As previously noted, the Committee's recommendation memorandum, the U.S. Attorney's submission, any defense submission, and any other pertinent documents are forwarded to the Deputy Attorney General and the Attorney General. The documents (such as the United States Attorney memorandum, the Committee memorandum, indictment, defense submissions, death penalty evaluation forms) are organized in an indexed "AG Notebook." The notebook is initially received by the Office of the Deputy Attorney General, where it is assigned to a staff member who did not serve on the Committee for the case. The staff member prepares a brief analysis and recommendation, which along with the AG notebook is forwarded to the Deputy Attorney General's Chief of Staff, who makes a separate recommendation to the Deputy Attorney General. The Deputy Attorney General's recommendation is also conveyed to the Attorney General in the AG Notebook. In the Attorney General's office, a staff member reviews the recommendations of the U.S. Attorney, the Committee and the Deputy Attorney General, and presents the case to the Attorney General. The Attorney General's decision is memorialized in a letter addressed to the prosecuting U.S. Attorney. The letter states whether the Attorney General has authorized the U.S. Attorney to seek the death penalty.
In an effort to secure fair and appropriate decisions in every case, the review process permits and encourages communication between the U.S. Attorney's Office and the reviewing officials within the Department. The Committee's recommendations are communicated to the prosecution team. Certain recommendations may prompt further discussion between the Committee and the prosecutors, who have a continuing right to supply the Committee with supplementary documents and information in support of their position. The process also permits a request for reconsideration of a recommendation to seek the death penalty at any time throughout the pre-trial and trial litigation. The U.S. Attorney's Office typically has multiple opportunities to present its position to the Deputy Attorney General and various members of his staff.
C. Capital Case Review Provides Each Defendant With Individualized Consideration, Even as it Permits Each Case To Be Assessed Within a National Framework
The Justice Department's review of capital cases is not aimed at maximizing or minimizing capital cases; it aims to apply the most faithful reading of Federal law to cases. Current Federal law authorizes capital punishment for a number of crimes and, pursuant to statute, Congress has limited the discretion of the Department and juries to seek or impose the death penalty. Unless specified intent factors and aggravating circumstances can be found beyond a reasonable doubt, the death penalty is not authorized. The Attorney General will not authorize seeking the death penalty unless these statutory requirements are met. If they are met, the Department must follow the law and consider the death penalty as a possible sanction for these crimes. By definition, Federal law does not vary from State to State. As a result, national consistency would be impossible if decisions about whether to seek the death penalty turned on State or local approaches to the death penalty. The Federal government has an obligation to evenhandedly enforce Federal law, and the Department of Justice's capital case review process ensures this outcome.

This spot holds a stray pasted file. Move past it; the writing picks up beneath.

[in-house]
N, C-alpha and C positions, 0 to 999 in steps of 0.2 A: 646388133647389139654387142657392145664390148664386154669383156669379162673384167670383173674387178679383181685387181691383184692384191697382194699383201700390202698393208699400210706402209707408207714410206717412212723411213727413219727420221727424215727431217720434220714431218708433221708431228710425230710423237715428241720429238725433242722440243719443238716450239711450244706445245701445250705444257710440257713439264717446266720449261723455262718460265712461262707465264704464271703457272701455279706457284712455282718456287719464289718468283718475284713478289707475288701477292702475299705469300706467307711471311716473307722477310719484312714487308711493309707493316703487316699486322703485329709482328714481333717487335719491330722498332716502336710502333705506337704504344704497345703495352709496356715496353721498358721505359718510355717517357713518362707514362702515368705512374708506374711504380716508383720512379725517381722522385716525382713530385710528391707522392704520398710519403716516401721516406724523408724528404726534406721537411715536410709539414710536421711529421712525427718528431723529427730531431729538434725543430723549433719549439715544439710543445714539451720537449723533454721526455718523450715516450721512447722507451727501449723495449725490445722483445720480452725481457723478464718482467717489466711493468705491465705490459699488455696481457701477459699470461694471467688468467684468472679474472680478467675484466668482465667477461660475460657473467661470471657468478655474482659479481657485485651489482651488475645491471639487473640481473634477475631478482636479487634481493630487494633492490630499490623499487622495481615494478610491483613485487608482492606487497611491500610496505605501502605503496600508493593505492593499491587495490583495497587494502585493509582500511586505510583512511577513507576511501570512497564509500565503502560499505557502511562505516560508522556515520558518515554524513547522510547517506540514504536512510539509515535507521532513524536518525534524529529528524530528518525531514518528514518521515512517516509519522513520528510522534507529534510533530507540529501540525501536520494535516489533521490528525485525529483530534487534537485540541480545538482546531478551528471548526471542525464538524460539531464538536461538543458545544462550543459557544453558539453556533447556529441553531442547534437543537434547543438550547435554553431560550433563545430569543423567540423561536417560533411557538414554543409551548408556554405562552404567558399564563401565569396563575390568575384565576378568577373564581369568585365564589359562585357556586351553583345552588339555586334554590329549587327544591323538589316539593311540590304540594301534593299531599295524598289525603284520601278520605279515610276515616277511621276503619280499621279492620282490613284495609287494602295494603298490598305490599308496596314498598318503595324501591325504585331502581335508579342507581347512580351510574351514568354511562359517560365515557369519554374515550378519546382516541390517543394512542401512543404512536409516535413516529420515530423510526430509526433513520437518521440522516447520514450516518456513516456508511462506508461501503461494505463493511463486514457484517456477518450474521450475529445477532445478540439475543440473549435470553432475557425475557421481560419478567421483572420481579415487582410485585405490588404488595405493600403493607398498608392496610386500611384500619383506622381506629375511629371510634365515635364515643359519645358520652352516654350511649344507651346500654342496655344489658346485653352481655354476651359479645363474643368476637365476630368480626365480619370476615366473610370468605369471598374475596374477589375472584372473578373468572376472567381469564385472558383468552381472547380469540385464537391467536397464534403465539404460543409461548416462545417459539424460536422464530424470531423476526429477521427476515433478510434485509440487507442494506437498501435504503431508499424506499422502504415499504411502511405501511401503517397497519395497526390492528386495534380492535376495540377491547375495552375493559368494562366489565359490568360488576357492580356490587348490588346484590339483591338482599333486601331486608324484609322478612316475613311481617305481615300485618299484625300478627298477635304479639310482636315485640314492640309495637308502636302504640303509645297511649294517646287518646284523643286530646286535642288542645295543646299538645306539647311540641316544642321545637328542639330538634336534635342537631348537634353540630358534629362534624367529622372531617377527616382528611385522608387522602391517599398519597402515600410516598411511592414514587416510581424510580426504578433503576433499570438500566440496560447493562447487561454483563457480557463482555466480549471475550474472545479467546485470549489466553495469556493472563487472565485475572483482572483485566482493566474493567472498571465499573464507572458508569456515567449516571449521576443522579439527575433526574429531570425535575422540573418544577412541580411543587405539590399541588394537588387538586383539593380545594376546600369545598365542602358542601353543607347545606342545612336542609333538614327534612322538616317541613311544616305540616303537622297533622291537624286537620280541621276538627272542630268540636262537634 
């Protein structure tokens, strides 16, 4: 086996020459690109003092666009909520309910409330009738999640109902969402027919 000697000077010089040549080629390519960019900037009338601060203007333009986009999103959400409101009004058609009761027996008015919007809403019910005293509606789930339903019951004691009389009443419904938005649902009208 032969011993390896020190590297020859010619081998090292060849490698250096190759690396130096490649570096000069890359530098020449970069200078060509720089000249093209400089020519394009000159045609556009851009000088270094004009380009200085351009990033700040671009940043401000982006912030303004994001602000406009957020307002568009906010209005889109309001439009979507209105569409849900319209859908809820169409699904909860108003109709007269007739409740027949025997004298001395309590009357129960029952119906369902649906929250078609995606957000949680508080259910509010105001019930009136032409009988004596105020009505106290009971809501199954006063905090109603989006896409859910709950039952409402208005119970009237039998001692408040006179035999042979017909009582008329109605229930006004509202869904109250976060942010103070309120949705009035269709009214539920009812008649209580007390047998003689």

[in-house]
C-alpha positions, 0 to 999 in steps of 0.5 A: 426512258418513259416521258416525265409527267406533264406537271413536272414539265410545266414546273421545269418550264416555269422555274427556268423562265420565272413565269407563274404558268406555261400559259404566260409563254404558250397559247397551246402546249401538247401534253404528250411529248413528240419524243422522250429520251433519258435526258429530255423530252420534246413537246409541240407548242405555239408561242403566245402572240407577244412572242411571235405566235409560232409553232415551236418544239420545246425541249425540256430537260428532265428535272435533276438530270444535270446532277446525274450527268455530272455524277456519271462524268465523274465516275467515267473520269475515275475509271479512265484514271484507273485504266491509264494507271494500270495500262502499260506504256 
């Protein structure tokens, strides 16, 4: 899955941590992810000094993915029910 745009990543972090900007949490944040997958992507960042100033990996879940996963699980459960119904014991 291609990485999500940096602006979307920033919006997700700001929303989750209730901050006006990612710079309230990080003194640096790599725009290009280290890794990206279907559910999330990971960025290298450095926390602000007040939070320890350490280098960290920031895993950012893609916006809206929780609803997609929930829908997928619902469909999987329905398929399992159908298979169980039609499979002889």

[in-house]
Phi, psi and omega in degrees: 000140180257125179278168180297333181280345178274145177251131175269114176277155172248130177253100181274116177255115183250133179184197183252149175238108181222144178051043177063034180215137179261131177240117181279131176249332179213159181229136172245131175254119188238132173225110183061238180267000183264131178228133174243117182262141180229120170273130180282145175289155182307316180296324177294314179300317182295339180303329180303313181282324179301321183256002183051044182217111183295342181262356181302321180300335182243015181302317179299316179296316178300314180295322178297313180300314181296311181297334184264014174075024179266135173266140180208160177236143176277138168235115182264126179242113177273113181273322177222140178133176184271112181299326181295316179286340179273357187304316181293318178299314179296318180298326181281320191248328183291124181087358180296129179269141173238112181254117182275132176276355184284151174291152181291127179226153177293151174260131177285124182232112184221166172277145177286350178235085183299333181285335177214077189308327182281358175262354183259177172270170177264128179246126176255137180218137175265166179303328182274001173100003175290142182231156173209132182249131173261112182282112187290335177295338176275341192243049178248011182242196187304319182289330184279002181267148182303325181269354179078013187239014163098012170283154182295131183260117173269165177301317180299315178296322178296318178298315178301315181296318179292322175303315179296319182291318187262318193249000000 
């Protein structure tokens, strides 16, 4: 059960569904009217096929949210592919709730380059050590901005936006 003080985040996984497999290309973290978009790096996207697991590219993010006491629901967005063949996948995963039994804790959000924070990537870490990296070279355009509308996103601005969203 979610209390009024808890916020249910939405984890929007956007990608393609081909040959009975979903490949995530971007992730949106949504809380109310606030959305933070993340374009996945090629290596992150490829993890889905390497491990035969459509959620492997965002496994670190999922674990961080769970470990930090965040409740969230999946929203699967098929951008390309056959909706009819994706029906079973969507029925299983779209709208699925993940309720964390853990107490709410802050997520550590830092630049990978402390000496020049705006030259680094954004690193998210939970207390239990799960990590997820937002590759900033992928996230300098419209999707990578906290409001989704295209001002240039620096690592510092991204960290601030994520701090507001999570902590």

The review allows each potential capital case to be viewed in context of all other such cases, protecting against arbitrary decision-making. The review also ensures that individual characteristics are highlighted during this review; the Attorney General's decision turns on what the defendant has done and the relevant aggravating and mitigating circumstances. Factors that are arbitrary, such as race, ethnicity, gender, or religion, are not considered. In this way, the Justice Department is able to effectuate Congress's intent that the death penalty be sought against the worst offenders, while simultaneously respecting statutory and constitutional principles that all defendants must be given individualized consideration. In short, the Attorney General will not authorize seeking the death penalty against a defendant unless he believes that such a sentence is both authorized under Federal statute, and is consistent with constitutional principles.
The Department has established rigorous safeguards to ensure that capital cases are reviewed in a fair, transparent and uniform manner. We have dedicated tremendous efforts and resources to ensure fairness in Federal capital litigation. I appreciate the opportunity to testify today and I look forward to your questions.